Return to Previous Page

Toppings

by Nicole Patterson

Inspiration image

Nicole Patterson

My hair didn’t come out all at once or in big clumps like I had heard about from others enduring chemotherapy treatments. It fell out gradually, strand by strand. I found my hair everywhere – on my clothes, my pillow, the back of the couch, the bottom of the shower. I had a generous quantity to start with, and for a long time no one noticed. “Thank goodness you haven’t lost your hair,” I would hear from a well meaning friend.

“No, haven’t lost it … yet,” I would reply. I knew the “yet” was coming.

When my scalp started becoming uncomfortably visible, a shorter haircut and some volumizing hair product bought me some more time. Day by day, I was constantly shedding hair. Without a hat, I stood naked. The futile hair that covered the top of my head was nothing more than comic relief. As if finding clothes wasn’t frustrating enough, now I had to coordinate a hat into the outfit.

For as long as I can remember, my hair has been part of my identity. It was long, thick, and golden blond.

Inspiration image

Nicole’s high school senior picture

After dressing each day, I would diligently attempt to curl the scraps of hair that encircled my head like a wreath. Always careful, gentle, “Oh no, there goes some more.”

For as long as I can remember, my hair has been part of my identity. It was long, thick, and golden blond. It billowed around me when I needed confidence. I hid behind it when I couldn’t look the world in the eye. I flipped it when I felt flirty and pulled it back when I wanted to be serious.

“Long blond hair” was the phrase that others most often used to describe me. I spent a good chunk of each day washing it, grooming it, styling it, discussing it, and worrying about it.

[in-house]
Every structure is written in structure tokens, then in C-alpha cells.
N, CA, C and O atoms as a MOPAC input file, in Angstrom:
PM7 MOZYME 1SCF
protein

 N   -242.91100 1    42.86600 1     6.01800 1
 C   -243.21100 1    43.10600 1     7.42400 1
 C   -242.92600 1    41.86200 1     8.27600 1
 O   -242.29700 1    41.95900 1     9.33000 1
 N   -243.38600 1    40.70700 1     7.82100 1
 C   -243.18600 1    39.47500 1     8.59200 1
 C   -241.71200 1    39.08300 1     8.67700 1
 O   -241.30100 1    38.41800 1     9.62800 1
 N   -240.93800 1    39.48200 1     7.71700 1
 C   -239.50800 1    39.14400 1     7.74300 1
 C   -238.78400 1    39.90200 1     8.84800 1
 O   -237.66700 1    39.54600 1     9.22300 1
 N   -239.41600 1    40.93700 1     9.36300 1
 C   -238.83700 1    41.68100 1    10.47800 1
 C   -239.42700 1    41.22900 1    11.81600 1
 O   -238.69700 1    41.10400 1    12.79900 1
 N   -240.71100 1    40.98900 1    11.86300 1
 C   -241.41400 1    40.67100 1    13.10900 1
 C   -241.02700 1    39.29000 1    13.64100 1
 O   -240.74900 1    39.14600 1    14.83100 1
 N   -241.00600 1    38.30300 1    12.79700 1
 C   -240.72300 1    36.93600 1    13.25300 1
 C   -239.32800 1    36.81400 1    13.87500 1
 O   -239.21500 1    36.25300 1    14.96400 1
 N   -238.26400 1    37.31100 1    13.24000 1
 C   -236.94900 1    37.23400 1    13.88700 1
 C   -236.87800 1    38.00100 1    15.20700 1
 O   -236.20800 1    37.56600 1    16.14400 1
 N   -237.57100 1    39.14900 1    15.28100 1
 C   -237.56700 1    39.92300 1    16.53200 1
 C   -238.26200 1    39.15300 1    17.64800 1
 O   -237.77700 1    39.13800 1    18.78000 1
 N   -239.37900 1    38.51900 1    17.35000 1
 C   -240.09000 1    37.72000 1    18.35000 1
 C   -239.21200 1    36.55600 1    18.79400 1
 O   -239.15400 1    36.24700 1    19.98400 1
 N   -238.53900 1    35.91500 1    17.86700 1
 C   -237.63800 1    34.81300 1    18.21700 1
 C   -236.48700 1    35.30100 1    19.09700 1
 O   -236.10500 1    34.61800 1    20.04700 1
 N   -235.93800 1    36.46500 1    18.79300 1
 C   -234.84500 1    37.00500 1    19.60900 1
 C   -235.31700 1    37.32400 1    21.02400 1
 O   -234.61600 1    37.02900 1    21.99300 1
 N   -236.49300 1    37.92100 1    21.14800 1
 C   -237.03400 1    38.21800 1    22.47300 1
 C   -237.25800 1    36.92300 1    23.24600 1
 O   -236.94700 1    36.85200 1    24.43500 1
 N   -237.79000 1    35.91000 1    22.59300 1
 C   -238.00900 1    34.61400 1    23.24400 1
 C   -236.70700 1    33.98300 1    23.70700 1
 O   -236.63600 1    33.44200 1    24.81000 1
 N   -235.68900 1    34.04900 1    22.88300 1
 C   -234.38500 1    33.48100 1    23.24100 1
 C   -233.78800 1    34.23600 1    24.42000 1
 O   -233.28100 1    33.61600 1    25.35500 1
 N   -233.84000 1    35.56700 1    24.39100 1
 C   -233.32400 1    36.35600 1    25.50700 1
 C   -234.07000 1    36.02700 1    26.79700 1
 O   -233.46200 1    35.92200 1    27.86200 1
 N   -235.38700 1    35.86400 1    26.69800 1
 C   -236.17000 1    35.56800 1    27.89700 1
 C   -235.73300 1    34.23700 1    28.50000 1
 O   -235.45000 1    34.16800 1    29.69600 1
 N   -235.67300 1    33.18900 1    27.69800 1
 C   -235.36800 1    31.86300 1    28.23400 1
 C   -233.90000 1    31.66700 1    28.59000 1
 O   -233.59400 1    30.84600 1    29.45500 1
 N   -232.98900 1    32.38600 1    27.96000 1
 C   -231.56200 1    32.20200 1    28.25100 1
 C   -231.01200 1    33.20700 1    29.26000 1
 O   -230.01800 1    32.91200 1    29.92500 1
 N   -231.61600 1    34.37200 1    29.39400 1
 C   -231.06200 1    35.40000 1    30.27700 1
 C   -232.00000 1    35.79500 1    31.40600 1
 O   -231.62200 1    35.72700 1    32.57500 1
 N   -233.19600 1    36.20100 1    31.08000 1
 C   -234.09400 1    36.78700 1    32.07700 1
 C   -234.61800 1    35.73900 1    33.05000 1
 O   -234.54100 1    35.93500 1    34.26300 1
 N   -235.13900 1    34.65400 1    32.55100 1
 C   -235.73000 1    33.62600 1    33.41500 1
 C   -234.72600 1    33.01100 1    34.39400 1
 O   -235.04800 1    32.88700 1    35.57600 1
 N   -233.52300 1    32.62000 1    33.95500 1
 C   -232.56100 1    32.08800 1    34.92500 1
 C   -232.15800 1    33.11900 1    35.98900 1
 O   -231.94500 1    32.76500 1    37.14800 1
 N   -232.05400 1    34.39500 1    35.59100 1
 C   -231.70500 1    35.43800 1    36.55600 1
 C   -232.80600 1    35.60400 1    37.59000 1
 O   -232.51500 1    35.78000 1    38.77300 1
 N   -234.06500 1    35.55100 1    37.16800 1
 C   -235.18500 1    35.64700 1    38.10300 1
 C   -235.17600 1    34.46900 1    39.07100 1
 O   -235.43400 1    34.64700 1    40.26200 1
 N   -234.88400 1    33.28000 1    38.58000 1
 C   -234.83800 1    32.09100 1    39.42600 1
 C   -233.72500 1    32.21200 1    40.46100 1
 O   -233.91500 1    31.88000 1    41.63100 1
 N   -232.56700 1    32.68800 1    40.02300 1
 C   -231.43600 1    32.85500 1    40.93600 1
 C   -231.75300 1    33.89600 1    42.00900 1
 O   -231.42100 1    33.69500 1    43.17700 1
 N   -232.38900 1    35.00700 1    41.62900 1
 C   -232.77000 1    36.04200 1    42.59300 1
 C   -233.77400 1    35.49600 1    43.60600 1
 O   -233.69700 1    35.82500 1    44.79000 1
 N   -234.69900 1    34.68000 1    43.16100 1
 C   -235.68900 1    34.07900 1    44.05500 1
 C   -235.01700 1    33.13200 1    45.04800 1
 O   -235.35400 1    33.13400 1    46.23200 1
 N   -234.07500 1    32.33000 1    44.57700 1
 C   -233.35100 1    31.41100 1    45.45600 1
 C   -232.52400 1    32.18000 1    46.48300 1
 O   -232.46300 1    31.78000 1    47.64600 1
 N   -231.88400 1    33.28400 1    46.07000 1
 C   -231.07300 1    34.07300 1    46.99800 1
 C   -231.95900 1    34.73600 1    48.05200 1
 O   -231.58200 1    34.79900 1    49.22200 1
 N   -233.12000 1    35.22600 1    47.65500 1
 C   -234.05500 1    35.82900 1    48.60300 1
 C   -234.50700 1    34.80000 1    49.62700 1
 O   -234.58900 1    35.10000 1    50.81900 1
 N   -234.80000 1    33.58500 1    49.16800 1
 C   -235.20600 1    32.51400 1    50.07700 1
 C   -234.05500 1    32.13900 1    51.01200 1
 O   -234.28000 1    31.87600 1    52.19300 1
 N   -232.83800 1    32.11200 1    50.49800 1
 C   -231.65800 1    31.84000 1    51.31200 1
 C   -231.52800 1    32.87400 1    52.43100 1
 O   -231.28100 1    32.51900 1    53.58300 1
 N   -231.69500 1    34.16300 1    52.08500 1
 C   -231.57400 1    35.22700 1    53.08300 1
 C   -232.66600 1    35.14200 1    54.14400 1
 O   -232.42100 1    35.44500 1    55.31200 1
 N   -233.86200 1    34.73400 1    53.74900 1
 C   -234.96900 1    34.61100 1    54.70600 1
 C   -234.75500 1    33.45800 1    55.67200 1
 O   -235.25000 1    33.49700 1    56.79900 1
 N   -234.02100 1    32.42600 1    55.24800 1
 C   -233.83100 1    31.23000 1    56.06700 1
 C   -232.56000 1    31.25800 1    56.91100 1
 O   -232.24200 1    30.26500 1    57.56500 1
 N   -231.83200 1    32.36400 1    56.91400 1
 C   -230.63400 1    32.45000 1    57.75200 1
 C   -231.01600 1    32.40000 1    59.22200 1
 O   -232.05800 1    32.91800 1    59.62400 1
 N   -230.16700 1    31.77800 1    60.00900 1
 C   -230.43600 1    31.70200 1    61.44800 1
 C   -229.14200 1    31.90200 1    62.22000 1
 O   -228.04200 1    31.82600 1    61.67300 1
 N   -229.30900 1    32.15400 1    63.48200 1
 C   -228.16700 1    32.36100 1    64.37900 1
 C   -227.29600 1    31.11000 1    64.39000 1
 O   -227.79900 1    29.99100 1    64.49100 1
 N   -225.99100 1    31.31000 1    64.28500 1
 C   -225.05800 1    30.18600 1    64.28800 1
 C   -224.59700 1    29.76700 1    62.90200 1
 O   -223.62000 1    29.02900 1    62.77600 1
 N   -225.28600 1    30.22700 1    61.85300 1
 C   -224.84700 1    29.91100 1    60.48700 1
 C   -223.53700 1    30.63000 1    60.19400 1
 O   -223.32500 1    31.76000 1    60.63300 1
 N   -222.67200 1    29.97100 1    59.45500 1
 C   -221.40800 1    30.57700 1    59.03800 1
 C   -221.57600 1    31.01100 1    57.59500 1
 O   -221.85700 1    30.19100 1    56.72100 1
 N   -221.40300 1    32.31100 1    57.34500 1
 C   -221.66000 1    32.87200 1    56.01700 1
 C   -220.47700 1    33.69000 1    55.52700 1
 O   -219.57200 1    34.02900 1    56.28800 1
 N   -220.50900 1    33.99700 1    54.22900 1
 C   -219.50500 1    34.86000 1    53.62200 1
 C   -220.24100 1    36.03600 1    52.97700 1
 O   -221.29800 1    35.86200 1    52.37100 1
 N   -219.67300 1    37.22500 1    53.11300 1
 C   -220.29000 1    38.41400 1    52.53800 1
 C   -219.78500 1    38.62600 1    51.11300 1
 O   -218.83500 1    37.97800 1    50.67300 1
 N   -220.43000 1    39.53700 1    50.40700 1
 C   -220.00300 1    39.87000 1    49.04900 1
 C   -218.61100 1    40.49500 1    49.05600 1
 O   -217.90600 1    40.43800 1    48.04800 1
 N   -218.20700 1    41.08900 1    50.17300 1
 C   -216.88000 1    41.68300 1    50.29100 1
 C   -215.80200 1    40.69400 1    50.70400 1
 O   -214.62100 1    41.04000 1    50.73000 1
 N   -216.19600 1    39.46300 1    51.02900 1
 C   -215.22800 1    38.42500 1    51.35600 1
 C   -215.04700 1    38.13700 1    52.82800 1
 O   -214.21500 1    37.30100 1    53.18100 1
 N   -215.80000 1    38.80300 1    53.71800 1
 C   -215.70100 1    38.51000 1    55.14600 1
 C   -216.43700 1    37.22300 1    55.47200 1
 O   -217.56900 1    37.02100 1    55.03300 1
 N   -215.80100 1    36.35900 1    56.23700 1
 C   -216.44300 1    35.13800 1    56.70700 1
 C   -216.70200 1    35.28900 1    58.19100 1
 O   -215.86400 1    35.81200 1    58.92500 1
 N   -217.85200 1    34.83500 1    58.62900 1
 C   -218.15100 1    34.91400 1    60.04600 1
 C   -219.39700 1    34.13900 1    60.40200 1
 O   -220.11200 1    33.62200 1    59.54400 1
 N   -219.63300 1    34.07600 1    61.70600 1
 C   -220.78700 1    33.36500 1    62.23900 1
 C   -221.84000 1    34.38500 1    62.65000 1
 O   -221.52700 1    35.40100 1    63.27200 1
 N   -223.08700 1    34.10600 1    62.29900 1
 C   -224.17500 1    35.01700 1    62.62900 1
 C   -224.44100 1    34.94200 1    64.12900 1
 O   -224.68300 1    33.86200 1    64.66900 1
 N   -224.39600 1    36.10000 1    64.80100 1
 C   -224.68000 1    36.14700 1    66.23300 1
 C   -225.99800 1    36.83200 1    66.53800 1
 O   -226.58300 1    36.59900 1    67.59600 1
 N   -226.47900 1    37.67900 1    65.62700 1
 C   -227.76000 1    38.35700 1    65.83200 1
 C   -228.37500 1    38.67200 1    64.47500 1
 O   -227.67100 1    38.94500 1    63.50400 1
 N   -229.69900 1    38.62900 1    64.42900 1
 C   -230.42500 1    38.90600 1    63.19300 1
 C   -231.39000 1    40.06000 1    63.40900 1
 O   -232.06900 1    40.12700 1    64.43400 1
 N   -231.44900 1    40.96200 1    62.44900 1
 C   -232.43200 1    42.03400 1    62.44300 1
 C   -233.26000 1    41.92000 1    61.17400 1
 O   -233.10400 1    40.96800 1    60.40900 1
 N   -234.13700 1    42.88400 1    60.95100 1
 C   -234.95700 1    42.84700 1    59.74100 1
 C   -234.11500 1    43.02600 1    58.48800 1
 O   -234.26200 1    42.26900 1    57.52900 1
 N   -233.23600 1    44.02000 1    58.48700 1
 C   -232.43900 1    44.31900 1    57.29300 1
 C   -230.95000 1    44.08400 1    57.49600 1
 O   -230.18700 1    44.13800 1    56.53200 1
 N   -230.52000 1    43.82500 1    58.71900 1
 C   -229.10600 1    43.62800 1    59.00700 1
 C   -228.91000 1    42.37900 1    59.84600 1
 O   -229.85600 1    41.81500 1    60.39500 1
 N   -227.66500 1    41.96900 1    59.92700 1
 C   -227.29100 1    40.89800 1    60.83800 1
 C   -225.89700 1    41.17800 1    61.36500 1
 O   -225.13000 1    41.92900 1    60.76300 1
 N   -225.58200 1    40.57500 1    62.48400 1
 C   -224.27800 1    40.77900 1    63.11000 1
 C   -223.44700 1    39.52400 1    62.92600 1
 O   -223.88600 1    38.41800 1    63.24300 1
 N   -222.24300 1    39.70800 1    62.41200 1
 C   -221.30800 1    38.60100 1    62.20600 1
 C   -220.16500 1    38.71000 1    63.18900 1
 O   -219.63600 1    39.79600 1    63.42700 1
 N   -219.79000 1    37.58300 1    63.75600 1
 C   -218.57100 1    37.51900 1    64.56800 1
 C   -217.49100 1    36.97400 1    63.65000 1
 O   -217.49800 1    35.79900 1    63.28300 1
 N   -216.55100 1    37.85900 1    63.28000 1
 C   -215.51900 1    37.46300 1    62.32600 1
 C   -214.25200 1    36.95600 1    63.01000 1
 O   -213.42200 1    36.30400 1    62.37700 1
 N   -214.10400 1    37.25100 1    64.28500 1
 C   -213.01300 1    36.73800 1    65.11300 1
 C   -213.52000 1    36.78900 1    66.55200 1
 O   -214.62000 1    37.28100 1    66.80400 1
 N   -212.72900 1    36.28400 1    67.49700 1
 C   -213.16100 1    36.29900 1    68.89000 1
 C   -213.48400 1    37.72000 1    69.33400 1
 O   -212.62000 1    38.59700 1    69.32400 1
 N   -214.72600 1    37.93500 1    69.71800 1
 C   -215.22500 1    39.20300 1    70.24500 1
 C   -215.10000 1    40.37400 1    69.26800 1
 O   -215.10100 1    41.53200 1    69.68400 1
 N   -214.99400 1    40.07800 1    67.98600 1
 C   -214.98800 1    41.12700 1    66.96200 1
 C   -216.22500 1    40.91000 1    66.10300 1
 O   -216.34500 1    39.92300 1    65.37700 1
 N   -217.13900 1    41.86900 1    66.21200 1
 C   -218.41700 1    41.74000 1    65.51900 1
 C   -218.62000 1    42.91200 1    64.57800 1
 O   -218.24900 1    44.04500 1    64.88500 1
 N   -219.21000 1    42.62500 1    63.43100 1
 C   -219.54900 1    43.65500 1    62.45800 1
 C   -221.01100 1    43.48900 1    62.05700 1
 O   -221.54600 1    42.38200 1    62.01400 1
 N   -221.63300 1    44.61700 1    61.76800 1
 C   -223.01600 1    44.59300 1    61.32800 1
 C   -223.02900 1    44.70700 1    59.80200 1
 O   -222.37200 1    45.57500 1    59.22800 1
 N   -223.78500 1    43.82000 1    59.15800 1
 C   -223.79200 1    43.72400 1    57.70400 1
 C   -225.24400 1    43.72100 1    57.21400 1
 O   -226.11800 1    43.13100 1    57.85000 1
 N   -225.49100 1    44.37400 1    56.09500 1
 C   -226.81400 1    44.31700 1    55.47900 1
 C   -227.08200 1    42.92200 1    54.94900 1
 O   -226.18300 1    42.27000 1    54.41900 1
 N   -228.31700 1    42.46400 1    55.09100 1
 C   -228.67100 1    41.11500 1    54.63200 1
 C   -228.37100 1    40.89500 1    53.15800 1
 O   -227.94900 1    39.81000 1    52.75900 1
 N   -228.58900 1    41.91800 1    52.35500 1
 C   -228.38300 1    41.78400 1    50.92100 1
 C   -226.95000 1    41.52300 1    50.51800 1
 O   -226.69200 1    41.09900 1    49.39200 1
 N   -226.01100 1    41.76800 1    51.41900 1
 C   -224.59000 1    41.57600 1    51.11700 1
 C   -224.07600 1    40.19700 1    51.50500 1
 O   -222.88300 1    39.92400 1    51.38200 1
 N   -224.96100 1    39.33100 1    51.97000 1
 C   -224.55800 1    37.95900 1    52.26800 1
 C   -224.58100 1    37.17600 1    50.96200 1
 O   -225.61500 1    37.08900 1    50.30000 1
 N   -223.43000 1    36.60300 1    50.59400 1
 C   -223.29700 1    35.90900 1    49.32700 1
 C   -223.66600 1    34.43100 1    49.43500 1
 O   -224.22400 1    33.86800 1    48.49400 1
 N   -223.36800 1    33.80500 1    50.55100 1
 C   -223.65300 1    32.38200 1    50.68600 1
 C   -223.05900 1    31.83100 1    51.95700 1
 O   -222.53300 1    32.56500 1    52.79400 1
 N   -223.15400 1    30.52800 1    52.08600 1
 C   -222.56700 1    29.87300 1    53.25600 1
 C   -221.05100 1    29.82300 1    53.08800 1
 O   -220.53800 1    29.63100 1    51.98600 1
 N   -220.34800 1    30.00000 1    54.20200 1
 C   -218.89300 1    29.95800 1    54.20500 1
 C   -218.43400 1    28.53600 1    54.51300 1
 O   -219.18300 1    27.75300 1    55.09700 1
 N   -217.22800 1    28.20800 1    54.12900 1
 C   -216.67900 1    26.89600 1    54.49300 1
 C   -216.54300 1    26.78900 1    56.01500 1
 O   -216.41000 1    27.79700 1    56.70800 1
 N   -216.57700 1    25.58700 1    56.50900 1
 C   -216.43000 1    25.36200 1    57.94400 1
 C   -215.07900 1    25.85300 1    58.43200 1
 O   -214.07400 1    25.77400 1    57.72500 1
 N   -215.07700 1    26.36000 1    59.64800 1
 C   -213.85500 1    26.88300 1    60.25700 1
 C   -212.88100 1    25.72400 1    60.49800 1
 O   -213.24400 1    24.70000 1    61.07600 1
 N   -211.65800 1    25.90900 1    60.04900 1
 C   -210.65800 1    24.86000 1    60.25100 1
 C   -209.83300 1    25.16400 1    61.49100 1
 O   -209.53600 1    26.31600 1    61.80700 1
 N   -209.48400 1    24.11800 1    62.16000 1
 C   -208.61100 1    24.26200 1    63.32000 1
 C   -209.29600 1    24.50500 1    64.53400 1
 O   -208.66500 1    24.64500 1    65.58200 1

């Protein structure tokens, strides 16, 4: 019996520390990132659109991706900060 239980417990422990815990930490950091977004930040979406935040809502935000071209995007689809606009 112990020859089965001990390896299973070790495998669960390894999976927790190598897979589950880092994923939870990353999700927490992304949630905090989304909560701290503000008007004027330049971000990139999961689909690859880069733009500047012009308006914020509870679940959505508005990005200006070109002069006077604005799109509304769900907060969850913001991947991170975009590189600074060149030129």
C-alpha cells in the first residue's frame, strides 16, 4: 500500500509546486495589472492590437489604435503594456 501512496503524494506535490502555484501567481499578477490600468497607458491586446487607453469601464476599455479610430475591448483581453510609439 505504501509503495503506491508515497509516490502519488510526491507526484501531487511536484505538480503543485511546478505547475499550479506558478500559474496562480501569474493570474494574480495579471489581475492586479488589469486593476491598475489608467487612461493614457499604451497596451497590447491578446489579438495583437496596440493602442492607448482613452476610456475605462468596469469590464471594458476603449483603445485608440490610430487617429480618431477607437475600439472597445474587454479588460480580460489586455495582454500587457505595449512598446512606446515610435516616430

Now, it lay in a pile on the bathroom floor.

Inspiration image

Nicole with daughter Audrey

As I slowly raised my gaze to the mirror, I looked at my newly bald self for the first time. Touching exposed scalp, I felt both afraid and free. Like leaping from a high cliff into a cold pool of water, there was no turning back. I had dreaded this moment, hoped it wouldn’t have to come to this. Now I could only move forward.

I floated into the master bedroom where my three young children lay sprawled on the floor watching a loud cartoon. “Well guys, what do you think of my new ‘do?”

My four-year-old son scrambled to a seated position. His wide eyes swelled with tears. “Put your hair back on right now,” he burst out in a terrified voice.

My daughter’s initial shock turned to giggles. She pointed and covered her mouth. “You look like Daddy,” she teased.

In contrast, my two year old looked up from his cartoon for a moment, and then he turned his attention back to the TV without saying a word.

Chemotherapy had waged war against the cancer in my body. My hair was a civilian casualty. Over the past six months, I had watched my hair leave me. I had grown tired of clinging to scraps, so that morning I took the plunge with my husband’s electric clippers. After the initial unveiling to my children, I returned to the bathroom and stood staring at the strange woman in the mirror.

“Mom, why are you sad?” my daughter Audrey asked as she wandered in. “Well, Mommy just feels a little bad about losing my hair.”

She wrinkled her eyebrows at me. “Why do you feel bad?” she asked. “You’re still the same mommy. Hair is just toppings.” She hugged me tightly and fluttered away.

I looked again at the mirror. Then I saw her, a beautiful woman without hair, a loving daughter, sister, wife, and mother. A woman, raw, daring to look at herself with nothing to hide behind. Someone who had taught her daughter to look at inner beauty, even when she couldn’t always see it.

From then on, I began to define myself apart from my hair. I asked myself,

♦ ♦ ♦ ♦ ♦

Nicole Patterson is a 32-year-old Hodgkin lymphoma survivor. She was diagnosed and treated for cancer during her fourth pregnancy and had a healthy boy. A former English teacher, Nicole loves to write about her experiences with cancer.

This article was published in Coping® with Cancer magazine, May/June 2009.

{snp_right_no_ad}